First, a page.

Settling Accounts: Drive to the East by Harry Turtledove
Published by Del Rey Books
Reviewed by Leigh Kimmel
In the second volume of the Settling Accounts series, the latest installment of Turtledove's mega-series about a world in which the South won the Civil War, Jake Featherstone's fascist Confederacy continues to exploit its gains in its war of vengeance upon a Union still reeling from the death of its President in a night bombing raid. Confederate tanks spearhead a relentless drive toward Pittsburgh, seemingly poised to cut the country in two.
But now whole ghettoes are being stripped of their populations, being sent to those mysterious camps to the east. Camps from which people never return, camps which seem capable of absorbing an infinite number of inmates without any sign of overcrowding.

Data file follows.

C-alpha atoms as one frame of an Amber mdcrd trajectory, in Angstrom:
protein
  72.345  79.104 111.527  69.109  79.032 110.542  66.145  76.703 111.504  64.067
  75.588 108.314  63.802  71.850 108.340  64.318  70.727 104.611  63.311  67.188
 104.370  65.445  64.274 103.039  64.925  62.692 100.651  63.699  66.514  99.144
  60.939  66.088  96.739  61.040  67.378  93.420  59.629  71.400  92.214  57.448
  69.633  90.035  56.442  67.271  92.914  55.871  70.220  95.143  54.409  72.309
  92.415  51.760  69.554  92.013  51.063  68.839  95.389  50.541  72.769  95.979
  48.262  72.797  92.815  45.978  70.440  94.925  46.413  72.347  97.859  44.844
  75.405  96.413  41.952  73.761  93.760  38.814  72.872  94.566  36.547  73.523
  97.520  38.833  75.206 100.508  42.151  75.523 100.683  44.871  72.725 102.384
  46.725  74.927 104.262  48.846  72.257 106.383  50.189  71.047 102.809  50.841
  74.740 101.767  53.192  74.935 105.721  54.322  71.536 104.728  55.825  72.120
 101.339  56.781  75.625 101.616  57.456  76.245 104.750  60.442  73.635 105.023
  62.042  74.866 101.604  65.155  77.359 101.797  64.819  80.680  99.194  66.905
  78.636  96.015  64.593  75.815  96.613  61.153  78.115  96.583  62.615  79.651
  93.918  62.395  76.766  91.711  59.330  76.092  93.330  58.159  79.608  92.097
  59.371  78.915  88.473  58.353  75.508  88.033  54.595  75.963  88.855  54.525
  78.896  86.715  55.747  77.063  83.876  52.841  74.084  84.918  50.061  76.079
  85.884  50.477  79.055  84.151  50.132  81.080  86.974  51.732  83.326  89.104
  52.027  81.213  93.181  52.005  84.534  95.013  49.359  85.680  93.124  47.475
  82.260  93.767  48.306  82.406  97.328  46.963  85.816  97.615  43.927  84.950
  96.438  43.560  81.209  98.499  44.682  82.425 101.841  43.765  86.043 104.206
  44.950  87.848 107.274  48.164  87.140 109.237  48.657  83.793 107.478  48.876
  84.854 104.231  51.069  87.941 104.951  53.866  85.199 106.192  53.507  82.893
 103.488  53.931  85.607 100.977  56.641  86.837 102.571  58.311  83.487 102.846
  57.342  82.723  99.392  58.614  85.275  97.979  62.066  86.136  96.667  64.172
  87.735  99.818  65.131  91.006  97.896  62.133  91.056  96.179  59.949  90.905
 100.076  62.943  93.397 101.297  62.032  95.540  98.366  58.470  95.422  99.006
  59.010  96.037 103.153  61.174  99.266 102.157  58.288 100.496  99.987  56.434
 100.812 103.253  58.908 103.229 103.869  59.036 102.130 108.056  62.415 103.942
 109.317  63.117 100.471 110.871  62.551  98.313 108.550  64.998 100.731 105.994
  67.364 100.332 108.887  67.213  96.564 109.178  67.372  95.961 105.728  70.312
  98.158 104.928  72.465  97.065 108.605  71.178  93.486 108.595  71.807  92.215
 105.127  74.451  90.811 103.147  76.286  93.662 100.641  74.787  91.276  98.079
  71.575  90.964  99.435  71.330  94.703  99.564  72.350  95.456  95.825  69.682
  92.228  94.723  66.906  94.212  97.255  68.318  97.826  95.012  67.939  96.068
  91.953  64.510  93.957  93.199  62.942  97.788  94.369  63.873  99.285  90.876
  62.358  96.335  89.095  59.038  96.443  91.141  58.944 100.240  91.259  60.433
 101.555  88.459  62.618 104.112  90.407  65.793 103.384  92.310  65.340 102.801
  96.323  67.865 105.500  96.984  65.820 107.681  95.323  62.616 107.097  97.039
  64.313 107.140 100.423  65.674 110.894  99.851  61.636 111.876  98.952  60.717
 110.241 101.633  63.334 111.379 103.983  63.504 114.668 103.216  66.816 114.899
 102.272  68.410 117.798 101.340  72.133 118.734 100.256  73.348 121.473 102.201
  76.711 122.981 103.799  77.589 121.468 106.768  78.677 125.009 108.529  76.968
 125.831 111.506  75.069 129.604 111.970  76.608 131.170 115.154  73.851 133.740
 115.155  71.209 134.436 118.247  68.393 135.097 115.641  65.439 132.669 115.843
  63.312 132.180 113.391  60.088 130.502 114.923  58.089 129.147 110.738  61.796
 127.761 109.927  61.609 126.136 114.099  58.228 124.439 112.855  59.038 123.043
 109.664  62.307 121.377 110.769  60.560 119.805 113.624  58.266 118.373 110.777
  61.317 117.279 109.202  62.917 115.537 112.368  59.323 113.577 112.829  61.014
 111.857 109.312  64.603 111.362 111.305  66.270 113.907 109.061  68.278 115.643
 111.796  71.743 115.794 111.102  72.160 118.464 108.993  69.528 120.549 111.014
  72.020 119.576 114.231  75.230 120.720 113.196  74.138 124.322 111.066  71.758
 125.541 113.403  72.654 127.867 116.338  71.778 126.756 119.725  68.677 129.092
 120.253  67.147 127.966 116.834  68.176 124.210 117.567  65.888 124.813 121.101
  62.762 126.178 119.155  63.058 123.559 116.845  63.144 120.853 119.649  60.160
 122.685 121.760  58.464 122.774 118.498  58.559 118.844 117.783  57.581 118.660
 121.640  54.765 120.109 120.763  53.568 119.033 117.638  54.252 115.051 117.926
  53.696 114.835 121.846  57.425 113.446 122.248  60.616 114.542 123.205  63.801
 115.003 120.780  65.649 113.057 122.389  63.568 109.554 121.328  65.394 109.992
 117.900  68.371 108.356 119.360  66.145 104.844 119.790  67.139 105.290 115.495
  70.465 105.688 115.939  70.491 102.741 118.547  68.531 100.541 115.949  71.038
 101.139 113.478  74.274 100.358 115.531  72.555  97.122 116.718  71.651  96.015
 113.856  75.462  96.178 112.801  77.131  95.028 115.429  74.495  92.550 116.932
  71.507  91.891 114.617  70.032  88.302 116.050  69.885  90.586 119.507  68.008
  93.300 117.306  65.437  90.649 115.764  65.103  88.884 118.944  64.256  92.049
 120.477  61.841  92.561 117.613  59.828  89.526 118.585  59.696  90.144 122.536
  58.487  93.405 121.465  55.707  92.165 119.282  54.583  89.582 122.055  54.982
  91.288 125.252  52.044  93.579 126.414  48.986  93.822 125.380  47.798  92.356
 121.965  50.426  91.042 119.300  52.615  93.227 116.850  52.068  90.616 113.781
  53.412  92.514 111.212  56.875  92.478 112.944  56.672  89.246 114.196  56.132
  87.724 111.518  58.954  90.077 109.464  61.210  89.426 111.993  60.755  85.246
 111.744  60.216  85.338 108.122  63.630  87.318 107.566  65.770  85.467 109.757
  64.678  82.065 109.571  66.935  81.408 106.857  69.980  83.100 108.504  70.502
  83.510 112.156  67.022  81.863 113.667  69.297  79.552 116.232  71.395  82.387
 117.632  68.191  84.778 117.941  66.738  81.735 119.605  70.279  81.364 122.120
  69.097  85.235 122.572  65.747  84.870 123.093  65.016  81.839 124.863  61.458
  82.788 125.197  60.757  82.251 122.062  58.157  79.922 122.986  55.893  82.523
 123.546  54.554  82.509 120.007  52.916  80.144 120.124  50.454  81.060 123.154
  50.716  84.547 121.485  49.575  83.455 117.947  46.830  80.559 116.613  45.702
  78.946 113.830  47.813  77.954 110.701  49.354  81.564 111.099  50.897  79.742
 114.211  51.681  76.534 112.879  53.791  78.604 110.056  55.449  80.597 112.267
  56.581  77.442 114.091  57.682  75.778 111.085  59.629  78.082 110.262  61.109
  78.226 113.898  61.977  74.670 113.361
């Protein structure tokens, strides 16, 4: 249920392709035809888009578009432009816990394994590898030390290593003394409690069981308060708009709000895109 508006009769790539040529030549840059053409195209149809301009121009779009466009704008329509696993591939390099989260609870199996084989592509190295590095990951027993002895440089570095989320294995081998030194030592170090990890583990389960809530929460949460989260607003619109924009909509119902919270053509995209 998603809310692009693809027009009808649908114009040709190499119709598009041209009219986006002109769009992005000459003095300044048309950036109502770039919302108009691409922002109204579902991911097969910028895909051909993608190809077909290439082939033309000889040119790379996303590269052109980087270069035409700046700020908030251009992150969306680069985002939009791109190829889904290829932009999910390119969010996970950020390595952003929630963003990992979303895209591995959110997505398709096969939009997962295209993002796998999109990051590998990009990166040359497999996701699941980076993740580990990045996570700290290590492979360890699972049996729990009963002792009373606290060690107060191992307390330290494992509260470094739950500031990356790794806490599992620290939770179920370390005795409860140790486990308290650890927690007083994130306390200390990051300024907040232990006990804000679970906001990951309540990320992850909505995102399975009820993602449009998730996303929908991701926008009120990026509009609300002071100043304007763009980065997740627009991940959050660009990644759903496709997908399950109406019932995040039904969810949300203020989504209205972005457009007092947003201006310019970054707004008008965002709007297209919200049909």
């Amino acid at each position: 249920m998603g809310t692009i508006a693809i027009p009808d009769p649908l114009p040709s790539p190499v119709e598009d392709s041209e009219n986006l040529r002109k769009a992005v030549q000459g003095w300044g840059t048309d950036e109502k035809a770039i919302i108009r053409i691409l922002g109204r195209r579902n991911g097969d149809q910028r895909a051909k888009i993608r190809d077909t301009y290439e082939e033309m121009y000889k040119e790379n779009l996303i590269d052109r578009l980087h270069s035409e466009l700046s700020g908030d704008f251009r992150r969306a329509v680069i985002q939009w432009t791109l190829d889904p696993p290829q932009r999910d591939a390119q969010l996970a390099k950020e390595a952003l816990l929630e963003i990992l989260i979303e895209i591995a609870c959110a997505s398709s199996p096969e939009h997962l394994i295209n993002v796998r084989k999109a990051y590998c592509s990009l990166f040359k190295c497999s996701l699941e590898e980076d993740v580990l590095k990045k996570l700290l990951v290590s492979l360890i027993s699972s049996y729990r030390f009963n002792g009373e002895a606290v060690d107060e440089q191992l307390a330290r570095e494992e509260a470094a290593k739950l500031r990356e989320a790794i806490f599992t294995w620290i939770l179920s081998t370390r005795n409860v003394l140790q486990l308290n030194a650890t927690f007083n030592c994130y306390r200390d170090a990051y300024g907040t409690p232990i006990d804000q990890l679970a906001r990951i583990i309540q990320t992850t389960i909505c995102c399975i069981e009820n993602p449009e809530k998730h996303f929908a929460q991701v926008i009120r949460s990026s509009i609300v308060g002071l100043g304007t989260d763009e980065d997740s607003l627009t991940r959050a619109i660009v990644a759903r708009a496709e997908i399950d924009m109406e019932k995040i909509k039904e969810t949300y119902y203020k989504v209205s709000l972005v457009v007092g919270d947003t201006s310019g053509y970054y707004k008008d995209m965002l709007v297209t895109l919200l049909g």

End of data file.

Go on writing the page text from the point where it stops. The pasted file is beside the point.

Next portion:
Camps not all too different from those which absorbed endless numbers of Jews in our own world, as the reader learns. Perhaps that is the greatest horror of this novel, the way in which otherwise decent human beings allow themselves to become progressively involved in atrocity, all the time telling themselves they are simply doing their duty, solving administrative problems. It is in this very lack of hatred, this dispassionate commission of hideous crimes in the name of bureaucratic efficiency, that the core of the horror of this book lies.
Review posted December 15, 2008
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